Look for the number of “shared centimorgans,” which is the unit used to show the sum of autosomal DNA that you share, and its longest block. The closer the relationship to you, the higher the number is. You may also see a tool called a “chromosome browser,” where you can graphically compare different matches. You can map out exactly what DNA segments (blocks) you share with your match on each chromosome. You also can use a method called triangulation to verify a common ancestor by seeing if two others match each other in the same place they match you.

These are just some of the tools you may find. If you don’t see a certain tool, your testing company may not provide it or you may need a subscription to use it.

Three Generations8. After you set up your info and settings, it’s time to get started and contact a match. Choose a person that your testing company predicts is a good match. Check out his/her ancestral names and family tree, if they provide them, and how much DNA you share, if your site provides the tools. Example of email initiating contact:

Subject Line: “DNA Match-Your Name to Their Name”

I notice that I’m a match to you at [name of testing company]. Your connection to me is estimated at the 2nd to 3rd cousin level, so chances are we share a common ancestor. From looking at our trees, the DNA match may be from my Callan line in Co. Kilkenny, because you and I both have Callan ancestors from the same Irish county.

I’m attaching my pedigree chart and a list of ancestral surnames. You can also check my tree at [location of tree]. It would be great to make a family tree connection. I look forward to hearing from you.

9. As you go along, teach yourself DNA basics, which starts like this: The nucleus of each of your cells contains 23 pairs of autosomal chromosomes. For the first 22 pairs, you inherit one chromosome from your mother and one from your father. The 23rd pair contains the “sex” chromosomes. Like the lottery, they determine whether you’re male or female. If you end up with x and y combo, you are a male. If you have x and x, you are female.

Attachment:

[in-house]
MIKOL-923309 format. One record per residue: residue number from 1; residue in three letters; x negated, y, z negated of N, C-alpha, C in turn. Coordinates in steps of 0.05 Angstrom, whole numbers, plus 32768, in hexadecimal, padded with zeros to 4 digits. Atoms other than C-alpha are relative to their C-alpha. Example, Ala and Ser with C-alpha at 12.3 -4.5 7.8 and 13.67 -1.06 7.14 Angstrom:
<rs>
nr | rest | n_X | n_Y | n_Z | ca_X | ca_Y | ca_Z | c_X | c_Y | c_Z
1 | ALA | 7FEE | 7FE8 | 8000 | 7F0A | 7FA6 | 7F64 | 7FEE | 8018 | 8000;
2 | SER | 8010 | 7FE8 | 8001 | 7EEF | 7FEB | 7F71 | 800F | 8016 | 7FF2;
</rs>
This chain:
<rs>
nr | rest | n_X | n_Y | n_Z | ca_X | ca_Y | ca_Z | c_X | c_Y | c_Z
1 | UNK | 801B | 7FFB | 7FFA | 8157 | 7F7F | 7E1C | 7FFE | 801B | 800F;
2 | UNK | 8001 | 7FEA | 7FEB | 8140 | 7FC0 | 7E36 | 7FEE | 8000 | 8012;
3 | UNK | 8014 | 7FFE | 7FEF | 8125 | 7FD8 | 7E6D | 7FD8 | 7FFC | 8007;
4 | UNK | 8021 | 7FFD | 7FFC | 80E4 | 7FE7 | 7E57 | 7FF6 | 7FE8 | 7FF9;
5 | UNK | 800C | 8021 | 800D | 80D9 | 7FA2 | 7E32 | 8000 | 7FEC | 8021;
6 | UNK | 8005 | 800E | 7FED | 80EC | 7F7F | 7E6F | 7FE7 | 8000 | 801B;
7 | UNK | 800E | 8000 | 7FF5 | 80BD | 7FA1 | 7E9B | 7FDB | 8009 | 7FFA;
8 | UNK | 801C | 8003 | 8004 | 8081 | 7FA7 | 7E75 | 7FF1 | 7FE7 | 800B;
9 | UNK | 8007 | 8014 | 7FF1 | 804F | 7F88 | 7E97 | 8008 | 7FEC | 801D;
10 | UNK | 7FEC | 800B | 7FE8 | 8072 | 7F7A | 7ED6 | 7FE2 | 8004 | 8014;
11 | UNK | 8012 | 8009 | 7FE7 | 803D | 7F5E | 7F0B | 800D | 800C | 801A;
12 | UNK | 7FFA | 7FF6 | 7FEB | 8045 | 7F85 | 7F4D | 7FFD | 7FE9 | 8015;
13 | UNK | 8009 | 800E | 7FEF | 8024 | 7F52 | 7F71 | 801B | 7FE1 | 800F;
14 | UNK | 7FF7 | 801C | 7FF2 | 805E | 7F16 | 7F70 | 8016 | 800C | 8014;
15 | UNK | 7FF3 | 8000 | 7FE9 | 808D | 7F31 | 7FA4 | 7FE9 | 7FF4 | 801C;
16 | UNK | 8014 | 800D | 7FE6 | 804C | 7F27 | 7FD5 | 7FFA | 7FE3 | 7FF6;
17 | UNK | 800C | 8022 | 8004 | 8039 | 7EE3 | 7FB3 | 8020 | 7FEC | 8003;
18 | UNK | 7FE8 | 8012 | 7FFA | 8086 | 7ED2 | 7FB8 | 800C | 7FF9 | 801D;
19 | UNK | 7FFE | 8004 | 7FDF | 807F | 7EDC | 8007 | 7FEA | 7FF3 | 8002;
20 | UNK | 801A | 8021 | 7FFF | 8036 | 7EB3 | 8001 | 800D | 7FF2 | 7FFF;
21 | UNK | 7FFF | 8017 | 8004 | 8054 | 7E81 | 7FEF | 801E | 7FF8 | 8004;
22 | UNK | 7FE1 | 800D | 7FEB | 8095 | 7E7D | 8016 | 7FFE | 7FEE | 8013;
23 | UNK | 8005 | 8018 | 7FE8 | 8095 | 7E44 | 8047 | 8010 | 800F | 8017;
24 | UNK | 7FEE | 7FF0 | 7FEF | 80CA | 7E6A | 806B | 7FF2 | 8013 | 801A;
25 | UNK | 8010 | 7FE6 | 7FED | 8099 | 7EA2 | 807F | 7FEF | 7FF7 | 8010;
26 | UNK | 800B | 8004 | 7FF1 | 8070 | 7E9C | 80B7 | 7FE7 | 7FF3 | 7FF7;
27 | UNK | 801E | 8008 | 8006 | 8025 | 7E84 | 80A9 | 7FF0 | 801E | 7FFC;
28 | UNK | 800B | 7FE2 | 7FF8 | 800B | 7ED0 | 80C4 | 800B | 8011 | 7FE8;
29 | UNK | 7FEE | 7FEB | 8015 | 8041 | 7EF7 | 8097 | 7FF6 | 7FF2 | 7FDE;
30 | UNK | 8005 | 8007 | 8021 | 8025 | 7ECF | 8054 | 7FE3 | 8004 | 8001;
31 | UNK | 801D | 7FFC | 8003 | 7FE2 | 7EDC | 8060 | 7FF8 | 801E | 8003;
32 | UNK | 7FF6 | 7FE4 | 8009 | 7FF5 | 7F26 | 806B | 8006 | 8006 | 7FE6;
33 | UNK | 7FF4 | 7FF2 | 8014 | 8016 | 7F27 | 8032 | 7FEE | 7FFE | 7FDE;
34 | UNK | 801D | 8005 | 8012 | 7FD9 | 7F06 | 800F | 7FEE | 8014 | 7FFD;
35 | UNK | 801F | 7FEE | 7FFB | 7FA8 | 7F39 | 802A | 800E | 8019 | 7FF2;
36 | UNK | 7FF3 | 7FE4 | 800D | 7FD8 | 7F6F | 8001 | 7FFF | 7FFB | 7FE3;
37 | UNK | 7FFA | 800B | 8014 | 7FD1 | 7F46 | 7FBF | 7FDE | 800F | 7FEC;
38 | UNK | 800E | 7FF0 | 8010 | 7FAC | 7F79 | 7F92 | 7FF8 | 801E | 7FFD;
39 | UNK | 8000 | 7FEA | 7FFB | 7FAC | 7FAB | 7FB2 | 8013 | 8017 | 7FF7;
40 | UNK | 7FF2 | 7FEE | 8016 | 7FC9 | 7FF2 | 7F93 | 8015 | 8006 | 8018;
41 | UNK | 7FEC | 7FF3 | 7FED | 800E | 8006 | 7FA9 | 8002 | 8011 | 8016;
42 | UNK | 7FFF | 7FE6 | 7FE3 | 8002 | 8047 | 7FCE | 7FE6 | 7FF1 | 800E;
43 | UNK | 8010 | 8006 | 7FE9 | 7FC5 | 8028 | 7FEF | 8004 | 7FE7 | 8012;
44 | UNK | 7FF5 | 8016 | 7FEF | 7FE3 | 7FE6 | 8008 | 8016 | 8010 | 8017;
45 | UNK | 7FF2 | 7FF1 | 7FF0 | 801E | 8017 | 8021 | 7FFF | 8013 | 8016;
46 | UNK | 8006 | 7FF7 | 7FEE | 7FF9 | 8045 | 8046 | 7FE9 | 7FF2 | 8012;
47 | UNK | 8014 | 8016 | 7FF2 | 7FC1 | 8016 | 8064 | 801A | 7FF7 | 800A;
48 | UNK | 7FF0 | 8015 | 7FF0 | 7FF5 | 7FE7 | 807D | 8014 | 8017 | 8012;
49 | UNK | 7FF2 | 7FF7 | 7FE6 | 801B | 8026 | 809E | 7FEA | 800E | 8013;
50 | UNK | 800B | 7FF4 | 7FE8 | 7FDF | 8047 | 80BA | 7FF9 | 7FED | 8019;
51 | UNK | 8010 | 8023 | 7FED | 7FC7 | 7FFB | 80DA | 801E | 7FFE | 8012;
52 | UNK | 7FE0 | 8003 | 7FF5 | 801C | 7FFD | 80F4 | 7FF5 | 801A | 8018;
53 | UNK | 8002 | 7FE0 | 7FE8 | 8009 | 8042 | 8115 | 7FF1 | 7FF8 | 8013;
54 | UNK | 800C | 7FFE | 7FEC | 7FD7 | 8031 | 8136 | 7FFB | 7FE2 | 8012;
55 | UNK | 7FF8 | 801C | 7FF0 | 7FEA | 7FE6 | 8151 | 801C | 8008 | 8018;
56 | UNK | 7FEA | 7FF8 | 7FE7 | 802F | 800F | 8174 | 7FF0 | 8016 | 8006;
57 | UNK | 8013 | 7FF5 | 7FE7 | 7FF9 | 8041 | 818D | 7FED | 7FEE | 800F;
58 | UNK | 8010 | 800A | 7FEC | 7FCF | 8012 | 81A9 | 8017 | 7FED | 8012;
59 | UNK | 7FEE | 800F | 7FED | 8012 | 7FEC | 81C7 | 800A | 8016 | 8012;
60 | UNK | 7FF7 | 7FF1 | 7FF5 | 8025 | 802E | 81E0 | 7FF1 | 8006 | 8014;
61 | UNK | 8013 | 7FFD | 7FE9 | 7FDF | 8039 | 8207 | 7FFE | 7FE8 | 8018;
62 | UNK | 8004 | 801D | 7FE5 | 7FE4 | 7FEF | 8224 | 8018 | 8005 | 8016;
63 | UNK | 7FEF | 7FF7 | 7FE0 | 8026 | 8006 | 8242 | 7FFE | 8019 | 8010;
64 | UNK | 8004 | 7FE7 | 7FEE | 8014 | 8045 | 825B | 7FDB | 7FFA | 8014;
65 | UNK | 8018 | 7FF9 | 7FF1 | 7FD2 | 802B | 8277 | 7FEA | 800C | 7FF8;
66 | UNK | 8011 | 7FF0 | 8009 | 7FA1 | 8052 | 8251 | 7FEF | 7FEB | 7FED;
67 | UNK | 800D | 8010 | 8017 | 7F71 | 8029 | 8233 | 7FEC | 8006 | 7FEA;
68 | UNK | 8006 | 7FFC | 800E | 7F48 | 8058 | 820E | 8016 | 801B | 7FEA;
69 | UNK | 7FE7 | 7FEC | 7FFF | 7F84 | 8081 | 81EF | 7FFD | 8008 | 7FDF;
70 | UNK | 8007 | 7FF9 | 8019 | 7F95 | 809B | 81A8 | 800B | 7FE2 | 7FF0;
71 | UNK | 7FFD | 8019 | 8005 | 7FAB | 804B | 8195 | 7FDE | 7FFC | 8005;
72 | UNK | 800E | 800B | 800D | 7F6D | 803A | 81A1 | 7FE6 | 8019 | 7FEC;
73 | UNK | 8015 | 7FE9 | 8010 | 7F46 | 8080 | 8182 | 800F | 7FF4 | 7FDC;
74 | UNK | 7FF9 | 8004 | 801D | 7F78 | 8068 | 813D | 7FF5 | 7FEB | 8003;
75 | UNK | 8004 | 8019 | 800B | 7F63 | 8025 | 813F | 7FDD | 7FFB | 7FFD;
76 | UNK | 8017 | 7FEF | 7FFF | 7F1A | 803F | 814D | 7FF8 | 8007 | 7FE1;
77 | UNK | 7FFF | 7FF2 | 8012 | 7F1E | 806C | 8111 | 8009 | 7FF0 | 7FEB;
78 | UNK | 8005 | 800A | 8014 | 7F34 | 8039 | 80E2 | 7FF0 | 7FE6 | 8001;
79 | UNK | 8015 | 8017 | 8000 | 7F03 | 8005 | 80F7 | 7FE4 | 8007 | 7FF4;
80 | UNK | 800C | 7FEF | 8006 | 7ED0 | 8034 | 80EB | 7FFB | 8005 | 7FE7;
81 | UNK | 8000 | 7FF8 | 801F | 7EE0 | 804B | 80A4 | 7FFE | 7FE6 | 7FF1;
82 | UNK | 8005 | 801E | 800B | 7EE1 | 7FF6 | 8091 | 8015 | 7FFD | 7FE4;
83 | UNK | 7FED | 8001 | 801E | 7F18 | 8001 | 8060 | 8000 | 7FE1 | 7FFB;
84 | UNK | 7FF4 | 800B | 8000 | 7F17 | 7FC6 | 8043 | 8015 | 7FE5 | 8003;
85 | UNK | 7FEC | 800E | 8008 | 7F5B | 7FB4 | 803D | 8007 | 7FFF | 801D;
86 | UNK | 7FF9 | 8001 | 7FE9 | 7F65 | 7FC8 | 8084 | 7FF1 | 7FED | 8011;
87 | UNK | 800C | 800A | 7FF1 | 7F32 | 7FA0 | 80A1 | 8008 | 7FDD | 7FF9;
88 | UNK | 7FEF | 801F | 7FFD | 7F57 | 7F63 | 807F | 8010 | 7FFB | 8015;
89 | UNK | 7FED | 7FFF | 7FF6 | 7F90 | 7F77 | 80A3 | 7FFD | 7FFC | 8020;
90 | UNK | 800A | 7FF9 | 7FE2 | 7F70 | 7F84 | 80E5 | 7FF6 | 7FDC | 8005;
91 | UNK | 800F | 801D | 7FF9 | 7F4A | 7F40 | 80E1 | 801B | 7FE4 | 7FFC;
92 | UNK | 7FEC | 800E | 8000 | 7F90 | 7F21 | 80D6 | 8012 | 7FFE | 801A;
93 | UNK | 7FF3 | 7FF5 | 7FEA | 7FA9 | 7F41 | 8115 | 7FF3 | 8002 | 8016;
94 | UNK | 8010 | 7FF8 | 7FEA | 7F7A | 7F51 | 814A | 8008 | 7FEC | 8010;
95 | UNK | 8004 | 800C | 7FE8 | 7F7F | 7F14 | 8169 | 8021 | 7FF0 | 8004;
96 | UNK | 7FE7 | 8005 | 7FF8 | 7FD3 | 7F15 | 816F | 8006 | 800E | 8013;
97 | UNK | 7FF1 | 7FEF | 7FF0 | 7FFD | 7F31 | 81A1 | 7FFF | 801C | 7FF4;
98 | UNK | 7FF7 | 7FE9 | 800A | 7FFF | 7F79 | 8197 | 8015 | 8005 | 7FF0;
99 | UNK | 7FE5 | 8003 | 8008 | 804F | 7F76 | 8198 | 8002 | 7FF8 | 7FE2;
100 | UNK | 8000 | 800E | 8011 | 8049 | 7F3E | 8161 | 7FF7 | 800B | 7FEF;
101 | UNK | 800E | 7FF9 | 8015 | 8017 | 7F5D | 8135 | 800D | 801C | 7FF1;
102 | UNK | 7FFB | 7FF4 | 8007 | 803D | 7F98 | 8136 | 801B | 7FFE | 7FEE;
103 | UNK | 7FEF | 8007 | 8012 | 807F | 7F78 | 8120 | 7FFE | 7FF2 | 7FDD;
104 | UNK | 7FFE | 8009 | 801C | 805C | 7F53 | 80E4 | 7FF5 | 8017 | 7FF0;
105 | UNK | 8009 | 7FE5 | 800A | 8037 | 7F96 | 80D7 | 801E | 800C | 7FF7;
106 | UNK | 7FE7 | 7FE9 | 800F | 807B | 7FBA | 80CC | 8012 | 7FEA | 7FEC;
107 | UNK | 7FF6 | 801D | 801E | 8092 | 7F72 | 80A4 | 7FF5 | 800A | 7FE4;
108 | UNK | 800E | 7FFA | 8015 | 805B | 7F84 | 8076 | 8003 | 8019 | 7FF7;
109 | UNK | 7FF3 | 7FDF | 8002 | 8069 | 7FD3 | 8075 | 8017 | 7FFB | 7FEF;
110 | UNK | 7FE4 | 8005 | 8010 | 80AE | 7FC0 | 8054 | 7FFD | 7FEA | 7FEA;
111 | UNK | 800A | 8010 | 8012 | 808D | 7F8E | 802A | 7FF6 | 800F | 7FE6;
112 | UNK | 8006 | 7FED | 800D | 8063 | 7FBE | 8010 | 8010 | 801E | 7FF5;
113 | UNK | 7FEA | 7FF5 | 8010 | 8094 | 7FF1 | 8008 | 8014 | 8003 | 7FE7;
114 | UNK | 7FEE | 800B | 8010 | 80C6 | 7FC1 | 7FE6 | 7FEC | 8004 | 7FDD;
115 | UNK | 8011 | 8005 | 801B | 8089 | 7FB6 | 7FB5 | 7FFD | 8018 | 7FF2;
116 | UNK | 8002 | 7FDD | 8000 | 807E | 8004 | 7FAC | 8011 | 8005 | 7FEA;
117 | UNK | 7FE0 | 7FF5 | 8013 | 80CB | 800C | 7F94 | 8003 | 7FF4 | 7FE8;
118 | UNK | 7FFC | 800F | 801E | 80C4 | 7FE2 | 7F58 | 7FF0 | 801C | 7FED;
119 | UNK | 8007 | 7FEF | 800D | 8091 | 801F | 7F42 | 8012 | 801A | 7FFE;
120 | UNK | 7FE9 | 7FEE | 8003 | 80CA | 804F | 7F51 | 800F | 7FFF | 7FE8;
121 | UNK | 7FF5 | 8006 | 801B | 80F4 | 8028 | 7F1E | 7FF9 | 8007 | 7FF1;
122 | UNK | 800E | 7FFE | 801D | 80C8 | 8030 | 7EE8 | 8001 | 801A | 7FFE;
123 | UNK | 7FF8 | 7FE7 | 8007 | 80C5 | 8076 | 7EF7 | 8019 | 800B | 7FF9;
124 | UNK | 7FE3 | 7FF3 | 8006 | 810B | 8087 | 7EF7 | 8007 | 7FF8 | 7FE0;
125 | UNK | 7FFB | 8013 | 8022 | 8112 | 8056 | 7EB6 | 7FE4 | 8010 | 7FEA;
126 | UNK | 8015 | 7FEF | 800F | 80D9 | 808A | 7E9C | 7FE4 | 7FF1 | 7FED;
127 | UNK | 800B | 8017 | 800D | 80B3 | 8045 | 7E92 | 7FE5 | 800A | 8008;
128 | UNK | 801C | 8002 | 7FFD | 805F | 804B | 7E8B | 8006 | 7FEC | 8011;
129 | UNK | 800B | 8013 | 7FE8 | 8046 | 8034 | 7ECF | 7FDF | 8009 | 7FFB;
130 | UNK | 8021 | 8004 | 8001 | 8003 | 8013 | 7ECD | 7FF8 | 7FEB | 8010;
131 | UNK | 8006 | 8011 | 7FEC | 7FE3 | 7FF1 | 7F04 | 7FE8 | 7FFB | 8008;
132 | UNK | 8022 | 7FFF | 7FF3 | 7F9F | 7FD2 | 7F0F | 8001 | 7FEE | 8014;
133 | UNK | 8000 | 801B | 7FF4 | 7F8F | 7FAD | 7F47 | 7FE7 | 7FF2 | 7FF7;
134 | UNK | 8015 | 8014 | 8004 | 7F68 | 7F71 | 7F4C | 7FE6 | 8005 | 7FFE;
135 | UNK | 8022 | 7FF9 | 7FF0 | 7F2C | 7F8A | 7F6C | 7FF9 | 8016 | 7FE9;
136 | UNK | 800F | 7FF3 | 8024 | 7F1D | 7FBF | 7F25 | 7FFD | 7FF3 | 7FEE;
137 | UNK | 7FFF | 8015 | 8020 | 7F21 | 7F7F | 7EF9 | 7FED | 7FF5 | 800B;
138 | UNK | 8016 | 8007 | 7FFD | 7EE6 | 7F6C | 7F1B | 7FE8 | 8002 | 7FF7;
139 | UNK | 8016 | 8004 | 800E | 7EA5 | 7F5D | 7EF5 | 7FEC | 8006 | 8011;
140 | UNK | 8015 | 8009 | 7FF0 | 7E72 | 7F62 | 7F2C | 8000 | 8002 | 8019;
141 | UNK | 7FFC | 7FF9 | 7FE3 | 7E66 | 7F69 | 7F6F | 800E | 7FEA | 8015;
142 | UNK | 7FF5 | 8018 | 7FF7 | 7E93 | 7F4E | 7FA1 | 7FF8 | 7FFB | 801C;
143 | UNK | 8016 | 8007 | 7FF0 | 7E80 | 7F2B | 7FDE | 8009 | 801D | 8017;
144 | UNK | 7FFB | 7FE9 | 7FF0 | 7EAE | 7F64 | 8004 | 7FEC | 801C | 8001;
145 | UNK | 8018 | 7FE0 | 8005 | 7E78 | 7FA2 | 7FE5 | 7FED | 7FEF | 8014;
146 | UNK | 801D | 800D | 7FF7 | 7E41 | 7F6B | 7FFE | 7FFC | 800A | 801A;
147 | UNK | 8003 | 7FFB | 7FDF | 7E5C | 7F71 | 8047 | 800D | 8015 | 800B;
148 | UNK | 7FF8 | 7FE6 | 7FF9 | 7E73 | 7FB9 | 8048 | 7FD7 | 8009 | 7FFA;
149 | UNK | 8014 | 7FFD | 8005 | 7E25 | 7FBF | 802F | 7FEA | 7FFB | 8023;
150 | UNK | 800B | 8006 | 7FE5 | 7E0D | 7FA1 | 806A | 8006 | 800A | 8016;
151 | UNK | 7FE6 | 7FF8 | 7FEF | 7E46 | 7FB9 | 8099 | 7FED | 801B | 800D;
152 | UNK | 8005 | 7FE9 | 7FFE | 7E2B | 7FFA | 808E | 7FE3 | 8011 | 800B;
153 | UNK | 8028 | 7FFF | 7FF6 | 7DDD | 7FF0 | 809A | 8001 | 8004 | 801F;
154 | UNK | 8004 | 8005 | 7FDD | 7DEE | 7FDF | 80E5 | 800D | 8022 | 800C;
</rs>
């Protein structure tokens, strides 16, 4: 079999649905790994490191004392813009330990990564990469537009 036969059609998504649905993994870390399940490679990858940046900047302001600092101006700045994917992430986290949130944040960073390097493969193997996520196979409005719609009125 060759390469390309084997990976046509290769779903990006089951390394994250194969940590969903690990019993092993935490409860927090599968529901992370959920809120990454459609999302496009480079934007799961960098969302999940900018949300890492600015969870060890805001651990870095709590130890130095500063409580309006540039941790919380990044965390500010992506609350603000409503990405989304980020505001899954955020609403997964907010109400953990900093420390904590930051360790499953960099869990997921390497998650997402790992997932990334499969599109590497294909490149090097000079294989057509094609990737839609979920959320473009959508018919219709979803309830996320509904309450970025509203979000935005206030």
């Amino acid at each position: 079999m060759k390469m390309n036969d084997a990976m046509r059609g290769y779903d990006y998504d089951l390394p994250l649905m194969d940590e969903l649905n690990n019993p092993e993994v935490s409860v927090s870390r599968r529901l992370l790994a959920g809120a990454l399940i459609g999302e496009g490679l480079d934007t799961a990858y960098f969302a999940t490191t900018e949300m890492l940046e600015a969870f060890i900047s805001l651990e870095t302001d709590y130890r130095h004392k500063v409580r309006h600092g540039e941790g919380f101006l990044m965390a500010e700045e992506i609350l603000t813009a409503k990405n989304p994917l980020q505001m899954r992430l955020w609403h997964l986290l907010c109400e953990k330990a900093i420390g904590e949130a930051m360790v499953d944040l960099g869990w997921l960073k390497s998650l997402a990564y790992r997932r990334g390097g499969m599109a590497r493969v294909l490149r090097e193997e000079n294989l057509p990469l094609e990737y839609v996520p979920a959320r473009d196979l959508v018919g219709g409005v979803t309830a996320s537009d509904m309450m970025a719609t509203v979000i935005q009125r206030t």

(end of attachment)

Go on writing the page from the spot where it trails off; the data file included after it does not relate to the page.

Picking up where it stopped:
Your basic DNA test is called the autosomal test, which covers both your mother and father’s side. It takes you back to perhaps five generations because autosomal DNA decreases with each generation. Top autosomal tests are Family Finder from FamilyTreeDNA.com, AncestryDNA from Ancestry.com, and Ancestry Service from 23andme.com.

Not all testing companies offer other kinds of DNA tests that reach farther back in time. Males can test for Y- DNA, inherited from the father to only sons, following the father’s line; and both females and males can test for MtDNA (mitochondrial), inherited only from the mother to both sexes, following only the mother’s line. Both female and males can also apply X-DNA testing to look at markers on the X-chromosome(s).

10. After you get used to DNA, you may want to extend your reach by uploading your raw data to a 3rd party site like Gedmatch.com, which is widely used by genealogists. The benefit is that you have more tools and more matches because you’re entering a pool of others who have uploaded from other sites. Check Gedmatch to see if it allows you to upload the data from your particular testing company.

These 10 steps may feel like the tip of the iceberg, but once you get started with DNA for family research, your exciting journey begins!